2017 AP Synthesis Prompt (1).pdf - 2017 APu00ae ENGLISH...

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2017 AP®ENGLISH LANGUAGE AND COMPOSITION FREE-RESPONSE QUESTIONS © 2017 The College Board. Visit the College Board on the Web: . GO ON TO THE NEXT PAGE. -2- ENGLISH LANGUAGE AND COMPOSITION SECTION II Total Time—2 hours, 15 minutes Question 1 Suggested reading and writing time—55 minutes. It is suggested that you spend 15 minutes reading the question, analyzing and evaluating the sources, and 40 minutes writing your response. Note: You may begin writing your response before the reading period is over. (This question counts for one-third of the total essay section score.) As the Internet age changes what and how people read, there has been considerable debate about the future of public libraries. While some commentators question whether libraries can stay relevant, others see new possibilities for libraries in the changing dynamics of today’s society. Carefully read the following six sources, including the introductory information for each source. Then synthesize material from at least three of the sources and incorporate it into a coherent, well-written essay in which you develop a position on the role, if any, that public libraries should serve in the future. Your argument should be the focus of your essay. Use the sources to develop your argument and explain the reasoning for it. Avoid merely summarizing the sources. Indicate clearly which sources you are drawing from, whether through direct quotation, paraphrase, or summary. You may cite the sources as Source A, Source B, etc., or by using the descriptions in parentheses. Source A (Kranich) Source B (calendar) Source C (Shank) Source D (charts) Source E (Siegler) Source F (ALA)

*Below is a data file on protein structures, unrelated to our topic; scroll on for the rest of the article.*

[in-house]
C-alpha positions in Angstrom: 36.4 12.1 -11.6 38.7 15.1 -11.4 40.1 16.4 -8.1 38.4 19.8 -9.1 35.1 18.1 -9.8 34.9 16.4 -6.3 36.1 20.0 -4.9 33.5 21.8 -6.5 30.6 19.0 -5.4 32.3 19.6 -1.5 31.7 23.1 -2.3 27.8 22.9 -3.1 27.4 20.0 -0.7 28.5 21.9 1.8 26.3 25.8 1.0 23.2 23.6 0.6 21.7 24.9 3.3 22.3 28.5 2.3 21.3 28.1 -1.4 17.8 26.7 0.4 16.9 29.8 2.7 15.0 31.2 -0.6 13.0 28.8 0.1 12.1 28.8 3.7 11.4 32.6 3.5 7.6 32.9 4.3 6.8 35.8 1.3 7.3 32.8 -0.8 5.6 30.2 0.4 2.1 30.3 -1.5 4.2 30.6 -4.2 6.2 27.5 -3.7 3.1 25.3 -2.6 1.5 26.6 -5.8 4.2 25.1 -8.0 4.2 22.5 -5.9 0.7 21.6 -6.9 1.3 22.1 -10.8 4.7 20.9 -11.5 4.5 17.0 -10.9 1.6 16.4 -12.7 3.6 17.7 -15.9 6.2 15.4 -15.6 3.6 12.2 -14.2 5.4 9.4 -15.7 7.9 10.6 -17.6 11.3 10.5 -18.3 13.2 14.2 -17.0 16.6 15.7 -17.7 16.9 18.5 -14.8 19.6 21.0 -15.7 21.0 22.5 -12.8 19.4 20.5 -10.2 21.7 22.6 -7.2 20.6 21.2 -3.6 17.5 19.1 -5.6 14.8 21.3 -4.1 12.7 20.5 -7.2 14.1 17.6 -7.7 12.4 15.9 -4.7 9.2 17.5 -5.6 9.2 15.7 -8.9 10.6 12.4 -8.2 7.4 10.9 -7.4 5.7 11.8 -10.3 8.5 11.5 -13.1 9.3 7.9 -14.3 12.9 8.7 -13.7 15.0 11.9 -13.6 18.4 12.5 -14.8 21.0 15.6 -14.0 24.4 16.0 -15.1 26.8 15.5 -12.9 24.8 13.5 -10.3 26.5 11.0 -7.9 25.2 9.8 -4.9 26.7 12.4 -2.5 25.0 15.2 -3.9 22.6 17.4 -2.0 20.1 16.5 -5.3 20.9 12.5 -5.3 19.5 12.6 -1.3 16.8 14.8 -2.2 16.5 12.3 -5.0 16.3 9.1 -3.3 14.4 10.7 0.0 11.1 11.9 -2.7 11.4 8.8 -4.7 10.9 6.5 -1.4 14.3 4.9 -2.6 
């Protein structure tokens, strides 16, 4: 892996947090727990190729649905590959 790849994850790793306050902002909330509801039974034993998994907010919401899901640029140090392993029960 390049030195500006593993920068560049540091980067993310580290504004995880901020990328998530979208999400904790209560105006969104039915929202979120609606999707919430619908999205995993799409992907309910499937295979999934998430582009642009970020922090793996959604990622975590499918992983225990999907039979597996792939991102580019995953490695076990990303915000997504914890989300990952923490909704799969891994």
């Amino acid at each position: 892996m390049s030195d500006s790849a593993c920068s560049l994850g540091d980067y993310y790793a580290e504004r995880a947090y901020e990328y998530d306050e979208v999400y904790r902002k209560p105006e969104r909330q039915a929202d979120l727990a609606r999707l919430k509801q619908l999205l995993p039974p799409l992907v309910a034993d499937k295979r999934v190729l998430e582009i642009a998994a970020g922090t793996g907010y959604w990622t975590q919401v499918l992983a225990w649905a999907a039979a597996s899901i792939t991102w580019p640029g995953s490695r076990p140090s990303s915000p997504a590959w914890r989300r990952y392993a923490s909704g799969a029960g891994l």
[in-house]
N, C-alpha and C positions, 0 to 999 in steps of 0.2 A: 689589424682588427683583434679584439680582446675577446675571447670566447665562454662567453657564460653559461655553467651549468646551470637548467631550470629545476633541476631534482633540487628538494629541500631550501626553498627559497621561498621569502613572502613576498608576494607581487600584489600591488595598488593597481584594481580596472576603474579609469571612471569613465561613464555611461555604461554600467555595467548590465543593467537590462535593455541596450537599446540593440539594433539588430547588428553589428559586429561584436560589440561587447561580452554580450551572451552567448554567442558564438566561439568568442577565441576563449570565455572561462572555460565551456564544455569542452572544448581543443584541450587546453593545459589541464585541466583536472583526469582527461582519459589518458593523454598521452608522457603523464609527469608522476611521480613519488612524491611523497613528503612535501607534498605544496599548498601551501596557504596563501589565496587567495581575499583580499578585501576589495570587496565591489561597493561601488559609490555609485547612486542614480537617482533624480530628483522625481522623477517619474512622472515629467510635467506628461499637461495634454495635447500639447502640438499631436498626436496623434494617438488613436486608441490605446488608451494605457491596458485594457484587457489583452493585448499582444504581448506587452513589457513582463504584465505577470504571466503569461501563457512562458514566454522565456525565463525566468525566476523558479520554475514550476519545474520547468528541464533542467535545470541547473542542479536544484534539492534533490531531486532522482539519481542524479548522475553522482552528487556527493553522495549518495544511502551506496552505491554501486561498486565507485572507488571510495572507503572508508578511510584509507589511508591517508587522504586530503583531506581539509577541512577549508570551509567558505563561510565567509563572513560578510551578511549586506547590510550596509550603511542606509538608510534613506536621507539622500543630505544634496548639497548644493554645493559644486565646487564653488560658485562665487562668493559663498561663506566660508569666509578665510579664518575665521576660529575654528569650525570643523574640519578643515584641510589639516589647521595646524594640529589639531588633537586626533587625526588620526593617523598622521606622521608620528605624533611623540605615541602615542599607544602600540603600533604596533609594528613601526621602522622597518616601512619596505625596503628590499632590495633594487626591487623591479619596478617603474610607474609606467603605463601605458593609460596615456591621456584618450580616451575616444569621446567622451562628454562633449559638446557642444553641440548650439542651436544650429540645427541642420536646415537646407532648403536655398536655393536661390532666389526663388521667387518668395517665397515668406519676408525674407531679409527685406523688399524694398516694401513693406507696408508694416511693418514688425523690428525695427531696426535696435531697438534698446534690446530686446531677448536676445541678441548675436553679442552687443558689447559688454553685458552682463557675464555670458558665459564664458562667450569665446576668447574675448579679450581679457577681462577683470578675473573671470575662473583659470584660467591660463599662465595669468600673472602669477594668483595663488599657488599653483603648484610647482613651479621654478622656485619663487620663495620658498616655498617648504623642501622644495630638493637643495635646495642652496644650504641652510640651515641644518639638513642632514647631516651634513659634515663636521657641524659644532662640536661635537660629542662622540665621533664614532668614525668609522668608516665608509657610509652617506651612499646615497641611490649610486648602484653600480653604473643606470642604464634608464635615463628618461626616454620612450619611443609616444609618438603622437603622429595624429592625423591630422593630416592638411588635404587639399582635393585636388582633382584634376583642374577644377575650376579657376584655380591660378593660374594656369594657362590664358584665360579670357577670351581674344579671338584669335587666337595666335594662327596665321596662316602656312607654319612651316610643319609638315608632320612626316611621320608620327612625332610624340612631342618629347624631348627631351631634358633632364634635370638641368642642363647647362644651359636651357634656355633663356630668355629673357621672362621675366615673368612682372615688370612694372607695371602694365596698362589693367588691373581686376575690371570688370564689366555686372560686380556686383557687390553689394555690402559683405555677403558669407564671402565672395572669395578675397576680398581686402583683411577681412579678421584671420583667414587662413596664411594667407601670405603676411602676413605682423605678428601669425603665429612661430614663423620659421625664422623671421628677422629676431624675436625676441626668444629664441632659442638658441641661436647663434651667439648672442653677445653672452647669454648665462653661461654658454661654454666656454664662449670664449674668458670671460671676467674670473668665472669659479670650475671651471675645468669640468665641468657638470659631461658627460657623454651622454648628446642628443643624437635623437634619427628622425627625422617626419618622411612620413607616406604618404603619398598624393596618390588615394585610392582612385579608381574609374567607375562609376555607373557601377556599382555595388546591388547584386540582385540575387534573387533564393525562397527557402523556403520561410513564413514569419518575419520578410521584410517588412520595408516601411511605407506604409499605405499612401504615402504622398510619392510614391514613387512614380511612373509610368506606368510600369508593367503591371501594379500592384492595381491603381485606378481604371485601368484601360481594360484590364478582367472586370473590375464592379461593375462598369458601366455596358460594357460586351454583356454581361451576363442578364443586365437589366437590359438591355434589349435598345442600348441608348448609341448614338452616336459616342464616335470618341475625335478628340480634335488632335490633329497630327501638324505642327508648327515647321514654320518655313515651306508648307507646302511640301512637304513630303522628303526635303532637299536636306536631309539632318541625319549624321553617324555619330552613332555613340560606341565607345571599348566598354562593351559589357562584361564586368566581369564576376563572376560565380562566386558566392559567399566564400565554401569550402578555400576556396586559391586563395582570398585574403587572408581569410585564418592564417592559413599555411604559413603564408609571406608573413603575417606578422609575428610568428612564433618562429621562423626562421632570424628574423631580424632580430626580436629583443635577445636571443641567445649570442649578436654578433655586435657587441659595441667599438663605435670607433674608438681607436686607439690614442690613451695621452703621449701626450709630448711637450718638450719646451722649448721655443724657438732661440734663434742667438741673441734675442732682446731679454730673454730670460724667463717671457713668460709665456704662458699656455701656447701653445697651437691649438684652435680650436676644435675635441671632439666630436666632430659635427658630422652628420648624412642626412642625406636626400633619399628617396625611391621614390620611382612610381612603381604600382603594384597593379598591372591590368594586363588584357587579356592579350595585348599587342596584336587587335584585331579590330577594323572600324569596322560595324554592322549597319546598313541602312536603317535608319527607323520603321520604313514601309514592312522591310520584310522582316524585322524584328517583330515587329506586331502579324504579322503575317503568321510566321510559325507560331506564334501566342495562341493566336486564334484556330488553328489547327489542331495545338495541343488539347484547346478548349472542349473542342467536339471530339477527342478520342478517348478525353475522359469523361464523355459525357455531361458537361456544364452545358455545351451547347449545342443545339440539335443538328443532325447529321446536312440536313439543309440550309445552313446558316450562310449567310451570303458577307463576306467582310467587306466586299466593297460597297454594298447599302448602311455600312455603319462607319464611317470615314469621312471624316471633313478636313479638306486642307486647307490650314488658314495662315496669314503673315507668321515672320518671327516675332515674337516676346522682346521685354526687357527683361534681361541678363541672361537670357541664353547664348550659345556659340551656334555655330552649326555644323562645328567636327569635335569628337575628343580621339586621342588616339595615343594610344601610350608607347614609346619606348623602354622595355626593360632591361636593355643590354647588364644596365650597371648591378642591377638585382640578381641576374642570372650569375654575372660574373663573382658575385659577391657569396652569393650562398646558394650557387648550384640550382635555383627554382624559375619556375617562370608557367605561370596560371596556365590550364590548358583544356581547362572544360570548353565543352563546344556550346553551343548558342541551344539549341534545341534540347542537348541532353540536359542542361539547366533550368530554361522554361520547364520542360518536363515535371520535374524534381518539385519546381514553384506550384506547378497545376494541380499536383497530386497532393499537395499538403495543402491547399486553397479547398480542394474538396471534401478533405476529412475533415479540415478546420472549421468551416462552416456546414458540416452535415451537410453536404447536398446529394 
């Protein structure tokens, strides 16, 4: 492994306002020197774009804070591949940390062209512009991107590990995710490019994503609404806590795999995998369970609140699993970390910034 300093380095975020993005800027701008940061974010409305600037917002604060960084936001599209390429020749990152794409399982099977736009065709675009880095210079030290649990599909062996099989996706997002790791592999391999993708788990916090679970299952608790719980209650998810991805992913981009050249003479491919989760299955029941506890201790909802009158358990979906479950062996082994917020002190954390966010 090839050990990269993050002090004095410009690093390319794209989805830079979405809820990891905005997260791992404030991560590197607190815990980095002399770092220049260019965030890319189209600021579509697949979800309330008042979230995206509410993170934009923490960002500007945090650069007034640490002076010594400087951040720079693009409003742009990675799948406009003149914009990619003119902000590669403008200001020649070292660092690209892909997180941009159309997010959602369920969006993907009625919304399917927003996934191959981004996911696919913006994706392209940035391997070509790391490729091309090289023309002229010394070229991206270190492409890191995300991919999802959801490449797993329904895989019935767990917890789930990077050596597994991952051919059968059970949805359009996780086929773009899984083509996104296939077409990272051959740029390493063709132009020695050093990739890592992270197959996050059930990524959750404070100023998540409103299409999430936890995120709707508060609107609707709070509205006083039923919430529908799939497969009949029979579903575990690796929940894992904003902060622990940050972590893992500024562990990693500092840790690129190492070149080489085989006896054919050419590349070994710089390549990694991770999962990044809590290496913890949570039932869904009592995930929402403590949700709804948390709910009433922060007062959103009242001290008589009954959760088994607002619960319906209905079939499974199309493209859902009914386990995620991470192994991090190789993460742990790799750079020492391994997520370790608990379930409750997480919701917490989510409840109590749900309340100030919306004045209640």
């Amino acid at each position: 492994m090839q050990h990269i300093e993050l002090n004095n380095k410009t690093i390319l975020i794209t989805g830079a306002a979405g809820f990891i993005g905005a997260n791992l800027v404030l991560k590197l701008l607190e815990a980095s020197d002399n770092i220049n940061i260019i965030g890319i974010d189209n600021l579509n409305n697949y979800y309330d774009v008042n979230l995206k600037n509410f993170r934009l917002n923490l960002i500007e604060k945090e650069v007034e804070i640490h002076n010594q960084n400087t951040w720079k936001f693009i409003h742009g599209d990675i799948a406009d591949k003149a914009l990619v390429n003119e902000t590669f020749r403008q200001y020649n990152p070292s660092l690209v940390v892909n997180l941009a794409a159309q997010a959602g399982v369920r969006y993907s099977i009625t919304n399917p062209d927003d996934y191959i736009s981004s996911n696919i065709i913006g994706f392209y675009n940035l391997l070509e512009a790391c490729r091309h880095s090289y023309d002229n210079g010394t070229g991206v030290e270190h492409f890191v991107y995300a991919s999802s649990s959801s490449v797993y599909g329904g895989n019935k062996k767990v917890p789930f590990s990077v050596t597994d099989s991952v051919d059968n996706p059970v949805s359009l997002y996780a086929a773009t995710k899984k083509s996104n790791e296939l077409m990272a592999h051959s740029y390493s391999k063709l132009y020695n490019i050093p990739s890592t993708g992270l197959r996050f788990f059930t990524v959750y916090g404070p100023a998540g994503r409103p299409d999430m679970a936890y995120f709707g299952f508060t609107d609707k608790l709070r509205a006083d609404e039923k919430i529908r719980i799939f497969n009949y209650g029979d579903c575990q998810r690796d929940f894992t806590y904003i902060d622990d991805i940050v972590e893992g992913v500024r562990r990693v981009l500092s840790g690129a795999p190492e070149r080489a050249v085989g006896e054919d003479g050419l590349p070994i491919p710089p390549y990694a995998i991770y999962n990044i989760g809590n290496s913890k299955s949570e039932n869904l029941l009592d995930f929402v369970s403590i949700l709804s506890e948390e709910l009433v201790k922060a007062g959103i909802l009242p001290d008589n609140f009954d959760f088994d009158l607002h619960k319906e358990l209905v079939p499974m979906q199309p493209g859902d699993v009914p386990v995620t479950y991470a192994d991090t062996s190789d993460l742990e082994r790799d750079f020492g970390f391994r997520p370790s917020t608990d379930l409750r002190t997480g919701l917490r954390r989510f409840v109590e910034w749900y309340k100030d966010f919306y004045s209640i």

2017 AP®ENGLISH LANGUAGE AND COMPOSITION FREE-RESPONSE QUESTIONS © 2017 The College Board. Visit the College Board on the Web: . GO ON TO THE NEXT PAGE. -3- Source A Kranich, Nancy. Interview by Cecilia M. Orphan. American Democracy Project Blog. American Democracy Project, 4 January 2011. Web. 27 June 2014. The following is an excerpt from an interview with Nancy Kranich, former president of the American Library Association (ALA), the main professional organization for librarians in the United States. An informed public constitutes the very foundation of a democracy; after all, democracies are about discourse—discourse among the people. If a free society is to survive, it must ensure the preservation of its records and provide free and open access to this information to all its citizens. It must ensure that citizens have the skills necessary to participate in the democratic process. It must allow unfettered dialogue and guarantee freedom of expression. All of this is done in our libraries, the cornerstone of democracy in our communities. Benjamin Franklin founded the first public lending library in the 1730’s. His novel idea of sharing information resources was a radical one. In the rest of the civilized world libraries were the property of the ruling classes and religion. The first significant tax-supported public libraries were organized in the mid-19thcentury, conceived as supplements to the public schools as well as “civilizing agents and objects of civic pride in a raw new country.”

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